Rev Alistair Macrae believes his congregation and the wider church will face some big challenges this year but they are put in perspective by some newcomers to Wesley Uniting Church.
“We’ve got a new family of asylum seekers from Iran,” Mr Macrae said.
“The father had his own business in Iran but became a Christian, and really couldn’t stick around. So he’s left everything and come here with his family to start a new life.”
“He’s certainly an inspiration. We talk about the cost of discipleship and it kind of doesn’t really mean much here, but this guy’s left everything – all his assets, his business. He wants the freedom to practice his faith.”
After conducting the Christmas morning service at historic Wesley Church on Lonsdale Street in Melbourne’s CBD, Mr Macrae found himself “bailed up” by more new arrivals.
“I met three young Chinese women who are asylum seekers,” he said.
“They’re from the so-called underground church in China and they’ve fled for the same reason as the Iranian family. They want to be able to practice their faith.”
Mr Macrae said the women asked, “You’re a church that believes in human rights, right?” and after being told that was so, they said “we’re hearing you accept all people”.
Once assured that was the case they said: “That’s why we’re here.”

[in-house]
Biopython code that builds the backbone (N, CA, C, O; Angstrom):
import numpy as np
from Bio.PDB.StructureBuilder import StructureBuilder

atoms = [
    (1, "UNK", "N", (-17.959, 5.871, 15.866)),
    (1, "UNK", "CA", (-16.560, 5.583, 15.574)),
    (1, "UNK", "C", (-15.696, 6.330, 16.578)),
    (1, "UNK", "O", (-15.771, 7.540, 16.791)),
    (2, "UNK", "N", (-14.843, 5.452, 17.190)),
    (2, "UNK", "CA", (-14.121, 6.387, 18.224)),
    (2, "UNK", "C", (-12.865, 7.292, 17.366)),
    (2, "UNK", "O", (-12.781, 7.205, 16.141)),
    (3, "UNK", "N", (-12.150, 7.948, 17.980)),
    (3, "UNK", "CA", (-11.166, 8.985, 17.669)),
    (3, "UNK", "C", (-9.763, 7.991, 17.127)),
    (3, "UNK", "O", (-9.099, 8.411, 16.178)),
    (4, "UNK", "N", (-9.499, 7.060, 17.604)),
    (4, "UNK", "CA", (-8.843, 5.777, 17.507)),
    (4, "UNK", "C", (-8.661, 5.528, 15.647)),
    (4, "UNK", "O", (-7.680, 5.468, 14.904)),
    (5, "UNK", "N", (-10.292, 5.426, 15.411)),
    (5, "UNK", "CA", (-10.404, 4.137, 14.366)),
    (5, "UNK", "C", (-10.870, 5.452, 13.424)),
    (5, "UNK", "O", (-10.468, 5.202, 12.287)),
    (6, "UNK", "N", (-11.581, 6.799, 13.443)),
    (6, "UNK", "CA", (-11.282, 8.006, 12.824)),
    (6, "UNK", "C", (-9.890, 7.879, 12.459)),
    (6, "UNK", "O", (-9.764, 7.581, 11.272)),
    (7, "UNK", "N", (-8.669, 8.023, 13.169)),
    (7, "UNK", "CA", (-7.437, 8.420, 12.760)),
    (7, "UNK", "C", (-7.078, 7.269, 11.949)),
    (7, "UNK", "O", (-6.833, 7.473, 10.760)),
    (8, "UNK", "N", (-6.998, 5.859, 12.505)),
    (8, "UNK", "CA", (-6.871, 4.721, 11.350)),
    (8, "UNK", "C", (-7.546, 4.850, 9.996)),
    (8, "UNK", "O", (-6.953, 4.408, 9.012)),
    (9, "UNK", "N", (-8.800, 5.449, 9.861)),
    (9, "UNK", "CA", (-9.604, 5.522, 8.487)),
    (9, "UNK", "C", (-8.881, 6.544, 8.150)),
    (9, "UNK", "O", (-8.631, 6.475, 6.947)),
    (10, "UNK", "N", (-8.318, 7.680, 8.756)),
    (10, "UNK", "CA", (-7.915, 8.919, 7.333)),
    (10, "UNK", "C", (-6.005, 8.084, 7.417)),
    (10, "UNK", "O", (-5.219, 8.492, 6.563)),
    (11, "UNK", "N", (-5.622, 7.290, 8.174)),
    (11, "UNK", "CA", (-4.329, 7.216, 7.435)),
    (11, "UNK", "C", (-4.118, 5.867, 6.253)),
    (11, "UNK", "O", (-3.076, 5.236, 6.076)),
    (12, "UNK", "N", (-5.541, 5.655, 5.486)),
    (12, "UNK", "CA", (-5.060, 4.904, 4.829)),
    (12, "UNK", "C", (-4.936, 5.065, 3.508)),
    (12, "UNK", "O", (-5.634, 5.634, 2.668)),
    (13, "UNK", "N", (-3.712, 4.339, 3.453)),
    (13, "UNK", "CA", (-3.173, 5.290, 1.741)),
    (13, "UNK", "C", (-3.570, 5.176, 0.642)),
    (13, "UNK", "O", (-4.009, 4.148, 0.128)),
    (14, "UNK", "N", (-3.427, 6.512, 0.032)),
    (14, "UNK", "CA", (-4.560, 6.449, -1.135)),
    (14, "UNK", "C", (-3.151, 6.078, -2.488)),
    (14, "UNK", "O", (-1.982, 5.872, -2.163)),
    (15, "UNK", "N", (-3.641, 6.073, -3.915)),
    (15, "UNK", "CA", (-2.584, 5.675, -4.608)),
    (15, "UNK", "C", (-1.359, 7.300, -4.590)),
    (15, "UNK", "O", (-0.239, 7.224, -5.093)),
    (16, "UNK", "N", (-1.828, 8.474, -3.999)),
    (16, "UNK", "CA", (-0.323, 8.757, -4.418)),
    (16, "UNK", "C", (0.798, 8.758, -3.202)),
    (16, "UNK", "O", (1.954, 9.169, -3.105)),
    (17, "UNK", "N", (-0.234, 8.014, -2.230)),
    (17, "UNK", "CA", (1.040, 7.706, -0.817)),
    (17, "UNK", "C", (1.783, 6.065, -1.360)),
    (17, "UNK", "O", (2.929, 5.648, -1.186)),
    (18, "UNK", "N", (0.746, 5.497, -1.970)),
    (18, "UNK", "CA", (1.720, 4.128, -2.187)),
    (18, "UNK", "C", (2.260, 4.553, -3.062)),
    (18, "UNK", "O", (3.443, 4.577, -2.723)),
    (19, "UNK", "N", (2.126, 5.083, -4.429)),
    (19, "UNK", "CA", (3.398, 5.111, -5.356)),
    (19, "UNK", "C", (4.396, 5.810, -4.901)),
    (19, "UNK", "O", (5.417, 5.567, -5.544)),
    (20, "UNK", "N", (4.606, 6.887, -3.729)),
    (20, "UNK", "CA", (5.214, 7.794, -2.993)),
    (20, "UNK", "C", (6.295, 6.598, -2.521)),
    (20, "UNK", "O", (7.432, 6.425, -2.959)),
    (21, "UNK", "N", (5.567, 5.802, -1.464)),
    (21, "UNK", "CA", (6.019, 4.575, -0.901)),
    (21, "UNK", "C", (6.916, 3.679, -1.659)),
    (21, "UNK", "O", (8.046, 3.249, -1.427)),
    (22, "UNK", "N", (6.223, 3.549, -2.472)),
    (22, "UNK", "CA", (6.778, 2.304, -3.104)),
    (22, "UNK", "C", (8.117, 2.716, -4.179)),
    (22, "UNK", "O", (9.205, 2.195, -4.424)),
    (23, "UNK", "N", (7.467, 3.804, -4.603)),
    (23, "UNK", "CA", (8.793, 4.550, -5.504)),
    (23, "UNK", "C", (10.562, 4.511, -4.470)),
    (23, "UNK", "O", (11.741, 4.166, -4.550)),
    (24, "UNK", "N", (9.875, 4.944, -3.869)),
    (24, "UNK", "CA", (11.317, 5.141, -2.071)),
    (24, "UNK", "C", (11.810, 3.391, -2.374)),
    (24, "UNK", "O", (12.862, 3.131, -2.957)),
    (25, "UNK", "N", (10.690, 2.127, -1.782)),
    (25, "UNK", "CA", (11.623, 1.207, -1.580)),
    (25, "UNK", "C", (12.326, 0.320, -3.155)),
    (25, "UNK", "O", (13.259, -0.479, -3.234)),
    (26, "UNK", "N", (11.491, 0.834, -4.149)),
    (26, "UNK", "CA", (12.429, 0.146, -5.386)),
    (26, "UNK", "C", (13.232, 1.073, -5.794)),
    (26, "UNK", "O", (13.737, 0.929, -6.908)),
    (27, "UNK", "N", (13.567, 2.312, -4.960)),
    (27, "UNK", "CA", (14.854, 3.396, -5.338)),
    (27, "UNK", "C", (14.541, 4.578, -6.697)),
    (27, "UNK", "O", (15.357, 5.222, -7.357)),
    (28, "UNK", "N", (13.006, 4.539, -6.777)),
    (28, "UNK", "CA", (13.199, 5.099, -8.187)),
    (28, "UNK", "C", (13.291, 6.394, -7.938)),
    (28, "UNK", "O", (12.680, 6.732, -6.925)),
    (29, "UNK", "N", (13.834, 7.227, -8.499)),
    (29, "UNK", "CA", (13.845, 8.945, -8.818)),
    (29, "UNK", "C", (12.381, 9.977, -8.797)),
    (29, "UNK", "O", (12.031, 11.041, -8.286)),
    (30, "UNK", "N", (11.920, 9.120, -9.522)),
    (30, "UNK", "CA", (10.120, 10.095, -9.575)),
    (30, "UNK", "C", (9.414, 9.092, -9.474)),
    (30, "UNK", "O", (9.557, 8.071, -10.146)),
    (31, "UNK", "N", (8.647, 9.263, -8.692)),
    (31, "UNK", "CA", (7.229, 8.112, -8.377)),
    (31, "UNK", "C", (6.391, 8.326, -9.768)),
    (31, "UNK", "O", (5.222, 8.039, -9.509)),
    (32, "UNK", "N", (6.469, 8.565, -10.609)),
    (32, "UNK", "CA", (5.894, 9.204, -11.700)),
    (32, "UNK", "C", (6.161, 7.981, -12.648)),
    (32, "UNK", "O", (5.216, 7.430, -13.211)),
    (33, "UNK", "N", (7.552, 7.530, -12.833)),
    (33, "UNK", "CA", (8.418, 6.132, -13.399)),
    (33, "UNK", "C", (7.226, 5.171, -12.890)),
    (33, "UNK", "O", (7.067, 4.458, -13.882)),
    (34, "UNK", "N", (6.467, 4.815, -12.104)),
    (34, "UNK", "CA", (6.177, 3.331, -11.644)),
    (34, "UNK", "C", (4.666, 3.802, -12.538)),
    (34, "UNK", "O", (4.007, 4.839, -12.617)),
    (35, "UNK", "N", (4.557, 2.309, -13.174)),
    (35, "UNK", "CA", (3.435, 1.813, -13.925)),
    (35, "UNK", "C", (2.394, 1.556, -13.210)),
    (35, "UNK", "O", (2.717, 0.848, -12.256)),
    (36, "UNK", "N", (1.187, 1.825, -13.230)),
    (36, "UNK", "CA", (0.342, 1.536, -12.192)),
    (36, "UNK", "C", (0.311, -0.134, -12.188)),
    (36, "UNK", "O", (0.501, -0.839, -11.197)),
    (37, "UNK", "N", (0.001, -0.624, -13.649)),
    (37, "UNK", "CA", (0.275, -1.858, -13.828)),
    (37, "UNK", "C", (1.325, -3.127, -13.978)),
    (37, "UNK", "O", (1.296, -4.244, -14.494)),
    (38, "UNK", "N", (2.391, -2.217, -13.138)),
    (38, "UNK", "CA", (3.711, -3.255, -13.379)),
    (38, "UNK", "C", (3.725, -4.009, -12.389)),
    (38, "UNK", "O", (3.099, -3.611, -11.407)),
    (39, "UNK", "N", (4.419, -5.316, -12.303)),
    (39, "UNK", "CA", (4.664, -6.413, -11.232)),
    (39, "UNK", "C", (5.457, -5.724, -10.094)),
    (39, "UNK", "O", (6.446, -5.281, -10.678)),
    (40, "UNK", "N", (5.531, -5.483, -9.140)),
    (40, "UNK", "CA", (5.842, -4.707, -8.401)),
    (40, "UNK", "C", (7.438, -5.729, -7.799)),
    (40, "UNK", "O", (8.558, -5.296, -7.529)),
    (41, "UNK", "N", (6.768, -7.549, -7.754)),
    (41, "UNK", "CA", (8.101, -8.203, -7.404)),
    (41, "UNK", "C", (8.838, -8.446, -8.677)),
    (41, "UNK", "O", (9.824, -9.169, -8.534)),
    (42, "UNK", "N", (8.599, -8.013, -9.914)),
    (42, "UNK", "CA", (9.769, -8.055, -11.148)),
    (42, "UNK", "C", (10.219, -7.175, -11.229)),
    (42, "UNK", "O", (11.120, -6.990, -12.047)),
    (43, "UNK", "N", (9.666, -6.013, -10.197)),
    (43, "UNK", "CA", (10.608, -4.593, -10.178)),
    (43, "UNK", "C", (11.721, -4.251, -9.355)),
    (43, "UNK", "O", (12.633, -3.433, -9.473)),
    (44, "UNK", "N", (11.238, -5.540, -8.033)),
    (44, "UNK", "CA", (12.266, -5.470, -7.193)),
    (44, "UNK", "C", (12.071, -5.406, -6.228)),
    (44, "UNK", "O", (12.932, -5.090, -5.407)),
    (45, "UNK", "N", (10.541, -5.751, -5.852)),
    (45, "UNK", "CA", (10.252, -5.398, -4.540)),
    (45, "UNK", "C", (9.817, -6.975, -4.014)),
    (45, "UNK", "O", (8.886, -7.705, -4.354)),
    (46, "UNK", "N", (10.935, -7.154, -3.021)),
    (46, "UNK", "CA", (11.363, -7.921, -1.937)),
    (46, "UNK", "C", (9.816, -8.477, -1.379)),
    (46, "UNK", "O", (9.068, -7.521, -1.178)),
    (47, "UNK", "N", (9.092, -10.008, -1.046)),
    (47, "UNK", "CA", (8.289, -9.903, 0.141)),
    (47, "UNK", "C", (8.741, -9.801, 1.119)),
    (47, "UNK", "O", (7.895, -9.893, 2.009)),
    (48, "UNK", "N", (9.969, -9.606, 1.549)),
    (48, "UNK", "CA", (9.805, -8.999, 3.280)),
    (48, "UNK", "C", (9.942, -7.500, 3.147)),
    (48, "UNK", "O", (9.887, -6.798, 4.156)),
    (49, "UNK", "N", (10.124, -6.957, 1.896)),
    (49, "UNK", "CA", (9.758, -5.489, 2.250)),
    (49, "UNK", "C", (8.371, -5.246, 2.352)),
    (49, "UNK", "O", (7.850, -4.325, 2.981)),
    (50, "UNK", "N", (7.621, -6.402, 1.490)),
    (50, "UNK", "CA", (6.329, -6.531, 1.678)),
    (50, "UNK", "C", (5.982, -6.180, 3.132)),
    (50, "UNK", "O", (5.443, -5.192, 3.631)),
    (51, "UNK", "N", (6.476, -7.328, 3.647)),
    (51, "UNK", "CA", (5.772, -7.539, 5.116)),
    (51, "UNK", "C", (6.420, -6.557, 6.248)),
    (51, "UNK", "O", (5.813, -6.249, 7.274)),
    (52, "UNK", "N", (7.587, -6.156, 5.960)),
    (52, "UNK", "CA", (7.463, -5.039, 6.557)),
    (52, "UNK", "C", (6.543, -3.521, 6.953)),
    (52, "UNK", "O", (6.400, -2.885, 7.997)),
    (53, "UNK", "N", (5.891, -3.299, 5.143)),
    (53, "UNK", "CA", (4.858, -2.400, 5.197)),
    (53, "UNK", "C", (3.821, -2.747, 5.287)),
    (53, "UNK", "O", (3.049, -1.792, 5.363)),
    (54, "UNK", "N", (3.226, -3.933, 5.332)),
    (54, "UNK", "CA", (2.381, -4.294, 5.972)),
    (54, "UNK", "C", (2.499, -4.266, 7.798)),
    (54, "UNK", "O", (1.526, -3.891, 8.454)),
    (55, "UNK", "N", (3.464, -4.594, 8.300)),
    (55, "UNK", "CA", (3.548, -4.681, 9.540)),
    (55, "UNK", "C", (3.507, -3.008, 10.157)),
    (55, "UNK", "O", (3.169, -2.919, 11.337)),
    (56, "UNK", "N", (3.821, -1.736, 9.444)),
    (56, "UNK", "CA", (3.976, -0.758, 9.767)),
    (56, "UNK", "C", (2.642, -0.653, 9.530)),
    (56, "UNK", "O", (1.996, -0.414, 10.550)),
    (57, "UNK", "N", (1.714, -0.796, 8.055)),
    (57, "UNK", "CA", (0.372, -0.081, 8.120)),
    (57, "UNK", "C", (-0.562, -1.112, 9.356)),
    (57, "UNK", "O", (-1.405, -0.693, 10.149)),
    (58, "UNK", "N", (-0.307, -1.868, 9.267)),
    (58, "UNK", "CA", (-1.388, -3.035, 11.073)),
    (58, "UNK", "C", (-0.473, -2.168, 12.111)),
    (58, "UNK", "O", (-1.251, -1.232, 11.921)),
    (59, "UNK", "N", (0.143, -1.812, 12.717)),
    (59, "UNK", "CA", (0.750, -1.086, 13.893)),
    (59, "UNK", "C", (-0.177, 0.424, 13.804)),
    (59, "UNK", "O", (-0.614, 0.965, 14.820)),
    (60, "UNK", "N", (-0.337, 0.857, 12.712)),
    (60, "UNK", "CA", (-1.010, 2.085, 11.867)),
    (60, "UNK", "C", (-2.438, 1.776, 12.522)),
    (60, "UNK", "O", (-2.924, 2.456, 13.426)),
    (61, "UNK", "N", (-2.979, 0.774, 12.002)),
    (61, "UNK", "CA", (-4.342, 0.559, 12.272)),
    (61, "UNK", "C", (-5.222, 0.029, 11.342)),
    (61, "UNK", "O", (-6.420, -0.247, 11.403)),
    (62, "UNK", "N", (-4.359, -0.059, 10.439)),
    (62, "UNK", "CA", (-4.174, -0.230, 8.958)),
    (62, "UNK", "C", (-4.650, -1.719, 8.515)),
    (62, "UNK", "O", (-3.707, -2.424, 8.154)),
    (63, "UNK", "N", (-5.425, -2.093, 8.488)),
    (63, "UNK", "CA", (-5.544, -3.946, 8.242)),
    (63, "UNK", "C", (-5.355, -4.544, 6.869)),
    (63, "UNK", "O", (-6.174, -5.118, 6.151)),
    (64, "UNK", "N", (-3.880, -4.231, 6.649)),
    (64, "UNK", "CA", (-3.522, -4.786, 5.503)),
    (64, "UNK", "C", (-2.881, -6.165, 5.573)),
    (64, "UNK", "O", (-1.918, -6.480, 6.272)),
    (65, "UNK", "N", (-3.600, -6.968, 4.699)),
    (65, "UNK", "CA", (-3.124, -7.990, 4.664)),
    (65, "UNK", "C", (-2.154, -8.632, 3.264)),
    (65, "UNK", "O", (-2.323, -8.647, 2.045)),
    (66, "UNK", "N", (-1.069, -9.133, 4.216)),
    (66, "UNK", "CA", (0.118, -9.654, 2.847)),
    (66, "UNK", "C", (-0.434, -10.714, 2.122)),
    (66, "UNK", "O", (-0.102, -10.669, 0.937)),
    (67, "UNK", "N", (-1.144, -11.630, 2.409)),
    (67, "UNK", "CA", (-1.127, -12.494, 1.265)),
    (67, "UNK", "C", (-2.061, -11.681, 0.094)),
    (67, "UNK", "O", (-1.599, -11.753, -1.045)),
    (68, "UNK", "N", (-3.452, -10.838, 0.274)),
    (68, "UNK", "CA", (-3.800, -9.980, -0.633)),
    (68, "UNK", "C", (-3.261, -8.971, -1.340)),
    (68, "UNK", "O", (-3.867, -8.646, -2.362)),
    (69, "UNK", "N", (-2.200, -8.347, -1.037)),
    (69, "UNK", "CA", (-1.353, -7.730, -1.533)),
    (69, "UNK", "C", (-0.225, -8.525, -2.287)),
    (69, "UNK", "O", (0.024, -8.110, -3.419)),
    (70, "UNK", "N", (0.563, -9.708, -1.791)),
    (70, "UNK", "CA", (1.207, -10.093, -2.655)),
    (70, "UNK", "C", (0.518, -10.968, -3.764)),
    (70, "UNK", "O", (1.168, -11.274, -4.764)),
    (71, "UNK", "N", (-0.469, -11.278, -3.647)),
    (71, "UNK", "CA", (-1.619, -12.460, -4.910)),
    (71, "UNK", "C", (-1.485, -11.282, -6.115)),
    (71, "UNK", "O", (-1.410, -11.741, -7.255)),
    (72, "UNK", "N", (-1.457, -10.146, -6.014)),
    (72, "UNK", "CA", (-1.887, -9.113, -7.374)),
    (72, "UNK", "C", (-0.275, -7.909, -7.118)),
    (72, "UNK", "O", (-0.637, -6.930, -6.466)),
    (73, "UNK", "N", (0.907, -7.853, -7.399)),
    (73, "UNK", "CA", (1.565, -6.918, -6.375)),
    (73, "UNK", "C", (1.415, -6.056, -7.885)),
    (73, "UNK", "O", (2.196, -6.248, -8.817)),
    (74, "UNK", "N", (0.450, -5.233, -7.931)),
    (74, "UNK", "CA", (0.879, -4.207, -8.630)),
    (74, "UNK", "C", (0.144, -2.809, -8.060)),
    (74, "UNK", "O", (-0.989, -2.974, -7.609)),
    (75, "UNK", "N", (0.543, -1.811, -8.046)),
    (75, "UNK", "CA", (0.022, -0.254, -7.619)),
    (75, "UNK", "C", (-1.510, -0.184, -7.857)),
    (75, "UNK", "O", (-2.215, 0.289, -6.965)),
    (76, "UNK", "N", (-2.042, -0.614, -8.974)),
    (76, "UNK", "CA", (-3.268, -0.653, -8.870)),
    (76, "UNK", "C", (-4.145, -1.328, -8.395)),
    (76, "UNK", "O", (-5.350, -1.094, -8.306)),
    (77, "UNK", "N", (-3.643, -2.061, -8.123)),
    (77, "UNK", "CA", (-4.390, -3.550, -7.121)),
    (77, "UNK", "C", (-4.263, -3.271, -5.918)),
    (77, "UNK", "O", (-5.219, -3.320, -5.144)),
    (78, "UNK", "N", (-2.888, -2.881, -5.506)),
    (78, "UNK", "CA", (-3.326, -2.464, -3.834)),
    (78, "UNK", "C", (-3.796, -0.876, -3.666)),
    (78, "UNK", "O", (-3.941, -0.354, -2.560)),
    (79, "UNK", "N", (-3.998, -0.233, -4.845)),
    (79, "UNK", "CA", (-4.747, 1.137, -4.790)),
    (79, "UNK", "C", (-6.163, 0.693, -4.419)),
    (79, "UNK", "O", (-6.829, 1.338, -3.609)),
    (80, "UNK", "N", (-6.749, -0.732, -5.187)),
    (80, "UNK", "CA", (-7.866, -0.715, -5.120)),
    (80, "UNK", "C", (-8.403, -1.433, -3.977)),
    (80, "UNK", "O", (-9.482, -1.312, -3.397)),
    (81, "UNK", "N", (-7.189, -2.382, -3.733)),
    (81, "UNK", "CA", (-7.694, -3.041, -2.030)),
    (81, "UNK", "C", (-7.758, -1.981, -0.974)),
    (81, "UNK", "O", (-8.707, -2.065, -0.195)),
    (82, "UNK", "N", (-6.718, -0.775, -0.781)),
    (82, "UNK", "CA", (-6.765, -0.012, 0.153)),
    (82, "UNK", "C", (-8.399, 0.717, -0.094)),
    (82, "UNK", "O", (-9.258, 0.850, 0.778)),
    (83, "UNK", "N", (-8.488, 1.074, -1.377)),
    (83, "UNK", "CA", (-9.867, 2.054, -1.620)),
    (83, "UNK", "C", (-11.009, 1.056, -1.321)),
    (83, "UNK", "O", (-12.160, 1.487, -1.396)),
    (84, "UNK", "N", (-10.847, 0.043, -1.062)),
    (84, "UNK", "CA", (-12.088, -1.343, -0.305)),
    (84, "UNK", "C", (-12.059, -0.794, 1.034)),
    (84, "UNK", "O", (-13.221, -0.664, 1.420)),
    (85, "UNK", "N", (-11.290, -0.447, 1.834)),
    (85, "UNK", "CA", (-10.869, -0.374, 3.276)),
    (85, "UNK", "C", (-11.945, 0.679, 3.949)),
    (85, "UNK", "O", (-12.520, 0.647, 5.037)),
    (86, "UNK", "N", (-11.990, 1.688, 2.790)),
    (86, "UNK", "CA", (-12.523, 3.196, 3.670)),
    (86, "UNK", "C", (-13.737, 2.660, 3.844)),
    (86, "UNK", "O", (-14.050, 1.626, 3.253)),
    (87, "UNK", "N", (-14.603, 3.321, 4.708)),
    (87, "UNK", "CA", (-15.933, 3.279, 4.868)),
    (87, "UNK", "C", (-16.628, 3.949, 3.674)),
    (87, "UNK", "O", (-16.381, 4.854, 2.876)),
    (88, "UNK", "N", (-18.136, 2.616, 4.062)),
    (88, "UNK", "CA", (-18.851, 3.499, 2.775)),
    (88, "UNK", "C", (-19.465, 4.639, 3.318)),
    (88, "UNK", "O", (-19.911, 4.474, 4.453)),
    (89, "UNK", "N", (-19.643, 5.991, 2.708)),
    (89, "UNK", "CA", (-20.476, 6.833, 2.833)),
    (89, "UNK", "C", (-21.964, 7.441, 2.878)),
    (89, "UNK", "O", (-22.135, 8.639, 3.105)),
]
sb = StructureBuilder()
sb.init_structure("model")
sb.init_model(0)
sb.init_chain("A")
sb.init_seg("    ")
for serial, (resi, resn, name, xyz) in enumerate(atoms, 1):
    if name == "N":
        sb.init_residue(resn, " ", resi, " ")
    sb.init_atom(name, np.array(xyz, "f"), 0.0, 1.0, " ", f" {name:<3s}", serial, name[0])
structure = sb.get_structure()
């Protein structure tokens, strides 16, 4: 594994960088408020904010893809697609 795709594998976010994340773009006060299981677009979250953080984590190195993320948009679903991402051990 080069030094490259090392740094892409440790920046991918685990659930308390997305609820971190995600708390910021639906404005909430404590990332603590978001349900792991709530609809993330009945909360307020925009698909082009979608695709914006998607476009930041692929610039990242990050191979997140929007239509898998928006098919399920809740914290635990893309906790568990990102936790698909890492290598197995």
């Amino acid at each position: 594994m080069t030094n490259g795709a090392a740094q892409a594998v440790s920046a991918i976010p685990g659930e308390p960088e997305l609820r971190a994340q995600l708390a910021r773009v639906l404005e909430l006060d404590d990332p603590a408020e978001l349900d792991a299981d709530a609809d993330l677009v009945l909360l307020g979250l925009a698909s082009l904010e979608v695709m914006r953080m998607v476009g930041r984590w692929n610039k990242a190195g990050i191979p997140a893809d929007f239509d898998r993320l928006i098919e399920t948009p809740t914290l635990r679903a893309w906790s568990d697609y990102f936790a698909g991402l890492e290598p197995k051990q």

Mr Macrae, a former president and moderator of the Uniting Church who was named an Officer of the Order of Australia (AO) in last year’s Australia Day’s honours list, issued his own challenge for the coming year.
“In the Uniting Church we still like to think of ourselves as a justice church. I think we are riding a wave of a previous generation on that,” he said.
However, he said that seeking justice should be a genuine and authentic expression of the Christian faith.
“I’ve heard people sometimes say that the Uniting Church is the Greens at prayer,” he said.
“I’d love to think that the Uniting Church is engaged socially but you can see it is also fuelled spiritually and theologically. So it’s not just ‘Oh, what’s some issue we can look progressive about?’
Assembly, the national decision-making council of the Uniting Church, will meet in Melbourne this year. One of the items it will consider is the issue of same sex marriage following its legalisation in Australia last year.
At the previous Assembly meeting in 2015, Mr Macrae presented a Doctrine Working Group report on the issue.
He said that stances on homosexuality are often seen as a litmus test of church orthodoxy, which indicates the massive underlying biblical, theological and ecclesial issues.
“I really hope and pray that in July when the Church discusses and debates same sex marriage we can unashamedly try to address it from our theological convictions and that the way we engage in it is Christian, meaning respectful,” he said
“I hope whatever outcome we arrive at, we can hold the unity of the Church and come to a position that is respectful of diversity.”
At a more local level, Mr Macrae said his congregation faced disruption with the construction phase of the Wesley Place redevelopment project well underway.
“We’re going to be the pilgrim people of God whether we like it or not,” he said.
“We’ll likely be moved temporarily out of our lovely old Gothic church at some stage in the next 6 to 12 months, while the building work occurs.”
“I’m looking forward to that challenge and holding the community together.”